Russia’s initial disorganization and overconfidence contributed to a flawed invasion of Ukraine at the start of its attack, according to The Financial Times, which details the early shortcomings of the military offensive and warns of more bloody assaults to come. Our weekly NodeXL curation of the most popular data journalism stories on Twitter also features a look at the unprecedented refugee crisis caused by the Russia-Ukraine war, potential effects of sanctions imposed on Russia, Hong Kong’s skyrocketing COVID-19 fatalities, and the possible adoption of daylight savings year-round in the United States.
Russia’s Unexpectedly Tough War
Western military analysts say Russia’s leadership expected that they would achieve a lightning-fast victory in the war on Ukraine. However, the invasion has not gone according to plan due to disorganization, underperformance, and overconfidence. By combining mapping, open source reporting, and expert analysis, The Financial Times chronicled the shortcomings of Russia’s attack in the past month, which was compounded by the Ukrainian army’s strong resistance and access to an international supply of weapons. Also, check out the Guardian’s visual guide on the conflict’s progress.
Unprecedented Refugee Crisis
The rate at which people are fleeing Russia’s invasion of Ukraine — now at 3.6 million in just a month — is unprecedented in recent history, according to an analysis in The New York Times. The graphics team visualized the sobering magnitude of the situation by comparing the number of refugees that have left Ukraine in just 18 days to refugee numbers in other countries over the course of a year. The piece also discusses the necessity for a long-term plan for accommodating and integrating Ukrainian refugees, as refugees tend to remain displaced for years. Worth a look: a Ukraine data explorer dashboard by the United Nation’s OCHA Centre for Humanitarian Data.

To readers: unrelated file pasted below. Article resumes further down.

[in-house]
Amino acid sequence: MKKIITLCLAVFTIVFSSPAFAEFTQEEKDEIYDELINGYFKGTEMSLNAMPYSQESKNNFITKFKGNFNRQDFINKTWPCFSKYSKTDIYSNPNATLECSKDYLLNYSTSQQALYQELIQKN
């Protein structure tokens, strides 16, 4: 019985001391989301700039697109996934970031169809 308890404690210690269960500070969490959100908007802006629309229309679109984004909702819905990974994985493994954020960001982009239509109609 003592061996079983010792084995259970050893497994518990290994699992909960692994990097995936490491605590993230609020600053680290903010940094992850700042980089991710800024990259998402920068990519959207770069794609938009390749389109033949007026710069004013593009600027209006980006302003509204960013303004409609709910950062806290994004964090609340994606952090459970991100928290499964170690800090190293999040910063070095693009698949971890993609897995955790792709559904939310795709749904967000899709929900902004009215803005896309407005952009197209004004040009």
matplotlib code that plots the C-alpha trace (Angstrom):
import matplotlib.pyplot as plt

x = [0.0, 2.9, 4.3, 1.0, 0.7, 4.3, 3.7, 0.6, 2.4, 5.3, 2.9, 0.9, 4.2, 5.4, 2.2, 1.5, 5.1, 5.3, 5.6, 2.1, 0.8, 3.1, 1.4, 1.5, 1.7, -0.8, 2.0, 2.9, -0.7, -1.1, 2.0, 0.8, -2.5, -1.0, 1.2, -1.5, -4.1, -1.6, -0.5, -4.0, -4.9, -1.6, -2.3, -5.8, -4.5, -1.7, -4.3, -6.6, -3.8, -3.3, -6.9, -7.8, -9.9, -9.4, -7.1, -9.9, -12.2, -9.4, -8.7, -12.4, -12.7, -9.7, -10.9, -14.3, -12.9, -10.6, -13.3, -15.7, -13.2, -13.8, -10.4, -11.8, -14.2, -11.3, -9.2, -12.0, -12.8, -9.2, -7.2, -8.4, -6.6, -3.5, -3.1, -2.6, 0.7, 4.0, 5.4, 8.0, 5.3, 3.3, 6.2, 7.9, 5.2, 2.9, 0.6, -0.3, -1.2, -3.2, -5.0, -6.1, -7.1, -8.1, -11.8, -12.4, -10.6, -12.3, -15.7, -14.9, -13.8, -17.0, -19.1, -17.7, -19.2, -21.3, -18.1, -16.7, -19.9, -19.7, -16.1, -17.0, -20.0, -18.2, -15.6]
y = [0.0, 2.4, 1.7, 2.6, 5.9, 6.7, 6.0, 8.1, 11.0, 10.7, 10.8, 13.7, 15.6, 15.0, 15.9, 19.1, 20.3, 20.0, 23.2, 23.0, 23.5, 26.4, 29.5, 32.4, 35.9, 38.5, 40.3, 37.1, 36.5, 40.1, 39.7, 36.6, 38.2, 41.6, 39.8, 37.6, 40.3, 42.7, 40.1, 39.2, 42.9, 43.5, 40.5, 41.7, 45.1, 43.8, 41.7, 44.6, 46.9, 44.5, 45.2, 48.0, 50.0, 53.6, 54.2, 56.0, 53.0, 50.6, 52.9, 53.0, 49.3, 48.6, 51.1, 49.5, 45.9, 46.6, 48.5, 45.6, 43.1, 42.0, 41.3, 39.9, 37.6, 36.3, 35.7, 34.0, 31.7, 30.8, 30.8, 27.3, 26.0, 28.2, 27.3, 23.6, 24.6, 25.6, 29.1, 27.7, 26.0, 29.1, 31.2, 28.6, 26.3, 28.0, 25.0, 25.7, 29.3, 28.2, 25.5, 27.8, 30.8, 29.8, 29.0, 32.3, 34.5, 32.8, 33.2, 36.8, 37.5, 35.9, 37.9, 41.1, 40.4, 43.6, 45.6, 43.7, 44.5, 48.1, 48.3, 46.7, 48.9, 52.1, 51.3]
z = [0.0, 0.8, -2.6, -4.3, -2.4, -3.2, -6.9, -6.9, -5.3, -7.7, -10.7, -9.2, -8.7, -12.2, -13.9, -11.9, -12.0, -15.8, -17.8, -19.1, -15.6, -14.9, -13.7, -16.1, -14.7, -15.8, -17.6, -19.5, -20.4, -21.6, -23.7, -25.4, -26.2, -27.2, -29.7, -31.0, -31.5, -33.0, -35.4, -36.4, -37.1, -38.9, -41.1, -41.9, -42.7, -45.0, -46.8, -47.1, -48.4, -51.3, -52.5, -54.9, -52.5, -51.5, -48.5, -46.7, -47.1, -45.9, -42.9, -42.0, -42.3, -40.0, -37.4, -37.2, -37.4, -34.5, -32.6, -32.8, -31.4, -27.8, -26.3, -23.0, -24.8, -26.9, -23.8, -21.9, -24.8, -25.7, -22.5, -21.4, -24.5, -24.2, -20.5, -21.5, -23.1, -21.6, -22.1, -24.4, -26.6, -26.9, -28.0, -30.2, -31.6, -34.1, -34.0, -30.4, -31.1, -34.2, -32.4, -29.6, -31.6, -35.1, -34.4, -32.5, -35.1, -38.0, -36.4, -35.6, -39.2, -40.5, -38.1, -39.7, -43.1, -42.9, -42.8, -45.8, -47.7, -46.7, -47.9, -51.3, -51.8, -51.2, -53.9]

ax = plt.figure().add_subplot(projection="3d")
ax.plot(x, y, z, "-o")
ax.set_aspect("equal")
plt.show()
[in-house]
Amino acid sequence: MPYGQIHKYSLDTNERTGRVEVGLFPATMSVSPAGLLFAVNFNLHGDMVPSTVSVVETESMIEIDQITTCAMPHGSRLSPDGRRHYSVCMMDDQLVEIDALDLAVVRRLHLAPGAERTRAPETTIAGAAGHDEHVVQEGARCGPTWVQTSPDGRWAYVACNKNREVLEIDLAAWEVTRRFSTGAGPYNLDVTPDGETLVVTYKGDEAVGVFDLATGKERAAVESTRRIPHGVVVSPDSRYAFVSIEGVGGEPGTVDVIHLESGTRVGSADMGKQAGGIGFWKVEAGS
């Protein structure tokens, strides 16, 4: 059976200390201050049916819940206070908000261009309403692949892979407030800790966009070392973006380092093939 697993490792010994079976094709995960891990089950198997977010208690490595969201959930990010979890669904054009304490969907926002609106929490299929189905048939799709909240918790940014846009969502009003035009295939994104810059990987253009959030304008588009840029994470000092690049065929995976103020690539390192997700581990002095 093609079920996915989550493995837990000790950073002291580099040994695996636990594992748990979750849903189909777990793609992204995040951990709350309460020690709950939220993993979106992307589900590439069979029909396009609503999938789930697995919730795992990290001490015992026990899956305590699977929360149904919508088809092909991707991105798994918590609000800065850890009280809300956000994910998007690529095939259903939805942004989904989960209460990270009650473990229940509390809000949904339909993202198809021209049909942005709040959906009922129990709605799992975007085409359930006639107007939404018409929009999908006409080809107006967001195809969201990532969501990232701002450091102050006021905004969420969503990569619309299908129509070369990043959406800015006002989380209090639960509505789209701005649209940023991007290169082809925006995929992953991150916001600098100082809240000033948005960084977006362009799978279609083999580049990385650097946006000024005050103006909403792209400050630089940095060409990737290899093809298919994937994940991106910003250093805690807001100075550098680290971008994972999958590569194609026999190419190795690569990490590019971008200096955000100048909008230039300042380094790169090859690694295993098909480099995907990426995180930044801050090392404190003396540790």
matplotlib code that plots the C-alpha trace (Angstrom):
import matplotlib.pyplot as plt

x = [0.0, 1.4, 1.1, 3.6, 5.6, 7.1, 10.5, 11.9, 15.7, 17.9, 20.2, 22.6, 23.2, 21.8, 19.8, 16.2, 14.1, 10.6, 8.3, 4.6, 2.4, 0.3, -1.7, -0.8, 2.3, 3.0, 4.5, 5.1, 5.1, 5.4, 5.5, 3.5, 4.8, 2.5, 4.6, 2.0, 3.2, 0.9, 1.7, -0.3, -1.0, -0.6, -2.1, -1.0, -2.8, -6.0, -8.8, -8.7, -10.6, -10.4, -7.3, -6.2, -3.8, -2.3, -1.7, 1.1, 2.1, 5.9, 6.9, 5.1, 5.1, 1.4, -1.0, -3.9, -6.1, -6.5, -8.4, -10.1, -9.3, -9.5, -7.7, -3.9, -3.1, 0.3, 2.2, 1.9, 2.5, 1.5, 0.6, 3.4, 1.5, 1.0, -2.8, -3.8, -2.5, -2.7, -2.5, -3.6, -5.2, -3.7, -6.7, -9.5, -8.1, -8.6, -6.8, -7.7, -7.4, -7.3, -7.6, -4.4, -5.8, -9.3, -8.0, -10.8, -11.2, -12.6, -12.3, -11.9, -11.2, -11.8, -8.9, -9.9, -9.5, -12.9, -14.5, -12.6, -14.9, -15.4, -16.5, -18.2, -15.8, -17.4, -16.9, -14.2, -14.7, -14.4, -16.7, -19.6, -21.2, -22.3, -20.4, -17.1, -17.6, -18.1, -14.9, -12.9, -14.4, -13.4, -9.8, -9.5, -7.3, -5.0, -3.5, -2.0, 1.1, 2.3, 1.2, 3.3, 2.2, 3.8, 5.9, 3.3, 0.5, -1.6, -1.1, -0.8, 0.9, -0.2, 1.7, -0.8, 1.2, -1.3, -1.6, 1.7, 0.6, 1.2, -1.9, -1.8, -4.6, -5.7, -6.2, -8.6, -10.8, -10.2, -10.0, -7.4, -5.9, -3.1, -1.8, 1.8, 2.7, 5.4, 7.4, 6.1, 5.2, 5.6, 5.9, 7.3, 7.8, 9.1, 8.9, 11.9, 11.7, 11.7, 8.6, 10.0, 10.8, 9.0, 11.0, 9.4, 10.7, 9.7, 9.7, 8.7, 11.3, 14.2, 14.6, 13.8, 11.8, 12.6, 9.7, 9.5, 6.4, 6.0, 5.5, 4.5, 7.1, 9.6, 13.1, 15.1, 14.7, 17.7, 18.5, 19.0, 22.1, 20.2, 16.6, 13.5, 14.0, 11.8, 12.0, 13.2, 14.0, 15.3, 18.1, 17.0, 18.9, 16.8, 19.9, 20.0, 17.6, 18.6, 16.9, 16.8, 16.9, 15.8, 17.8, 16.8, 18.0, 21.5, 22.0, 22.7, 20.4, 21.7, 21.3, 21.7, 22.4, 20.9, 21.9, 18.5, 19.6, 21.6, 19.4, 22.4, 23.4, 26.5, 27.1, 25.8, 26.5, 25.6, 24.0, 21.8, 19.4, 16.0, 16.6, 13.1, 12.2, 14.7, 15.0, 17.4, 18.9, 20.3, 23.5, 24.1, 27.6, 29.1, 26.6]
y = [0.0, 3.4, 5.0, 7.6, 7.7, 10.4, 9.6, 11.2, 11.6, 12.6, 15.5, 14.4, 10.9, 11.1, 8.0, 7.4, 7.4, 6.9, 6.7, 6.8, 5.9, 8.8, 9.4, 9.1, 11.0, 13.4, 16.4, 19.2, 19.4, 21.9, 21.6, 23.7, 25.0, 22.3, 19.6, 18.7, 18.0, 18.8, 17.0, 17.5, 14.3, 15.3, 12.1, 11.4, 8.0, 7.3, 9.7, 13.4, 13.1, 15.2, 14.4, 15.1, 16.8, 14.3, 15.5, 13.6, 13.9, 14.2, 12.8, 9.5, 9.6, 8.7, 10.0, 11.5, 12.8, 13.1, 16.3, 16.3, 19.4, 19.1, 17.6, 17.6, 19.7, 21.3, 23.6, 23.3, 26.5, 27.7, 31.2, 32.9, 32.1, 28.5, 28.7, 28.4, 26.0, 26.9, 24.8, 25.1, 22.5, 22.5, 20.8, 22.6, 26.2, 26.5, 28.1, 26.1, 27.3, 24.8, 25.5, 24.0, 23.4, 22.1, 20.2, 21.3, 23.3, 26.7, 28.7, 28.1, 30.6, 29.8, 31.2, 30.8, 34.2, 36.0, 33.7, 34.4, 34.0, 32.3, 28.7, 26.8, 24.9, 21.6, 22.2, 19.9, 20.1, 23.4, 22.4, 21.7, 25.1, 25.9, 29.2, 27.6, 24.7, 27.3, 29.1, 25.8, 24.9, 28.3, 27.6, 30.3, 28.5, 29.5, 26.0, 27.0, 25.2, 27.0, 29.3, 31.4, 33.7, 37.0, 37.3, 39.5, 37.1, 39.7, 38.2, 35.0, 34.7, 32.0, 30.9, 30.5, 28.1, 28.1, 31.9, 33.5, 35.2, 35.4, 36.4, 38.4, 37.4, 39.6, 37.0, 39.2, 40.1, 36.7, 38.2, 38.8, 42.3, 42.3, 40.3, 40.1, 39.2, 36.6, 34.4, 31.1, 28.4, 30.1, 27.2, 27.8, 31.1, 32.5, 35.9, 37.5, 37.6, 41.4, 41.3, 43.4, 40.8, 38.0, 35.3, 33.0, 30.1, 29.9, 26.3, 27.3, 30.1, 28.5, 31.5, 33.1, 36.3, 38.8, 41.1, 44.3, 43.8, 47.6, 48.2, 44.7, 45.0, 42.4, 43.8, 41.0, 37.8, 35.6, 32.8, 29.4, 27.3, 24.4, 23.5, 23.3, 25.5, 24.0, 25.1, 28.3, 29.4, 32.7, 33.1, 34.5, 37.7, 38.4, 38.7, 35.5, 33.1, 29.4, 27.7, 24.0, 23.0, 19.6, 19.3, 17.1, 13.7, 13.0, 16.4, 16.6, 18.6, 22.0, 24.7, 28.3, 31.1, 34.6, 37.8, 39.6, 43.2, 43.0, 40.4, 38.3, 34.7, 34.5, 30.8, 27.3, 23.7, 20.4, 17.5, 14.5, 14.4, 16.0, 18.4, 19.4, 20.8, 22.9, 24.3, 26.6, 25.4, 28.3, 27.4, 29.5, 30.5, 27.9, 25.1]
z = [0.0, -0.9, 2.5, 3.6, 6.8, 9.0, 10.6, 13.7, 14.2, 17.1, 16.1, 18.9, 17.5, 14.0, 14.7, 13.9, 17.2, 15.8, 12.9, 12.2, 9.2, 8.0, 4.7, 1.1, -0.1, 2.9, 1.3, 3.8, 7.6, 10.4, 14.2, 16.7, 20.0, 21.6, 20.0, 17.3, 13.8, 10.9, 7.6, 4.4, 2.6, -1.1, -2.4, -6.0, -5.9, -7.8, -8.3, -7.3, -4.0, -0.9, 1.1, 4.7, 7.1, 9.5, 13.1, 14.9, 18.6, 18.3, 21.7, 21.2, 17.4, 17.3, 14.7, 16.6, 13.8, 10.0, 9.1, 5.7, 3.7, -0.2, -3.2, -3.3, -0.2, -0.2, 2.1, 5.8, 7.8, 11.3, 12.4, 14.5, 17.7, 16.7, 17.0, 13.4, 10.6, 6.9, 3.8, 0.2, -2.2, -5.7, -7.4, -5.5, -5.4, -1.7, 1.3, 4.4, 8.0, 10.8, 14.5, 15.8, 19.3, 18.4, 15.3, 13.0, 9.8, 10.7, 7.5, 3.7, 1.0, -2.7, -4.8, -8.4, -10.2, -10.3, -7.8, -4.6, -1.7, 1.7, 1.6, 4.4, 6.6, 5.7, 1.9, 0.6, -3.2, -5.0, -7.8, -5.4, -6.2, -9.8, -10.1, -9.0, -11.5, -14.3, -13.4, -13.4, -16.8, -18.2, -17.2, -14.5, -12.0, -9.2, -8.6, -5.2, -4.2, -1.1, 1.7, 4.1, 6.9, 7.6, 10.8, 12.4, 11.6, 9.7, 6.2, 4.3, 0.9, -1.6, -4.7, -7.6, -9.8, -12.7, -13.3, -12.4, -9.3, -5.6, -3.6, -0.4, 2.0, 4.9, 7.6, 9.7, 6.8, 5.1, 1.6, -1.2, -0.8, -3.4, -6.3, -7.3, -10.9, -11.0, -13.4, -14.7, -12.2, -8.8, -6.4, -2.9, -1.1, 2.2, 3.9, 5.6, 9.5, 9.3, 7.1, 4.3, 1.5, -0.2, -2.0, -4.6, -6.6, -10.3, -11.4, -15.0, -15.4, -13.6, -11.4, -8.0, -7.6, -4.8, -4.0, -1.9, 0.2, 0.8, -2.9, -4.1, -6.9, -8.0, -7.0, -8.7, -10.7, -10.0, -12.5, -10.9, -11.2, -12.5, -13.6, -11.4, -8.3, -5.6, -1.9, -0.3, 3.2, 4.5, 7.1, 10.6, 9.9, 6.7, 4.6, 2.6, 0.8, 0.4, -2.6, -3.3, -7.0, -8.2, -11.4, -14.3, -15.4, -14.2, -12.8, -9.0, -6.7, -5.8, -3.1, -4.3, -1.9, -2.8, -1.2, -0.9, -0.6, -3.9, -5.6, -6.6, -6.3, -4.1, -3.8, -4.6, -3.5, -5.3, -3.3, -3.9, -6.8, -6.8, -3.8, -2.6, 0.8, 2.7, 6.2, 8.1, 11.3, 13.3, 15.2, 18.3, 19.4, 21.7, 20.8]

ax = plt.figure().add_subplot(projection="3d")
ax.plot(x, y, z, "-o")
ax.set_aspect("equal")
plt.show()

Effect of Sanctions on Russia
Russia relies on imports of machinery and electrical equipment, vehicles, and chemical products, among others. More than half of the goods and services flowing into Russia come from 46 or more countries that have levied sanctions or trade restrictions as a response to Moscow’s attack on Ukraine. The Washington Post examines how effective the sanctions might be, and how it would affect its economy and the value of the Russian ruble.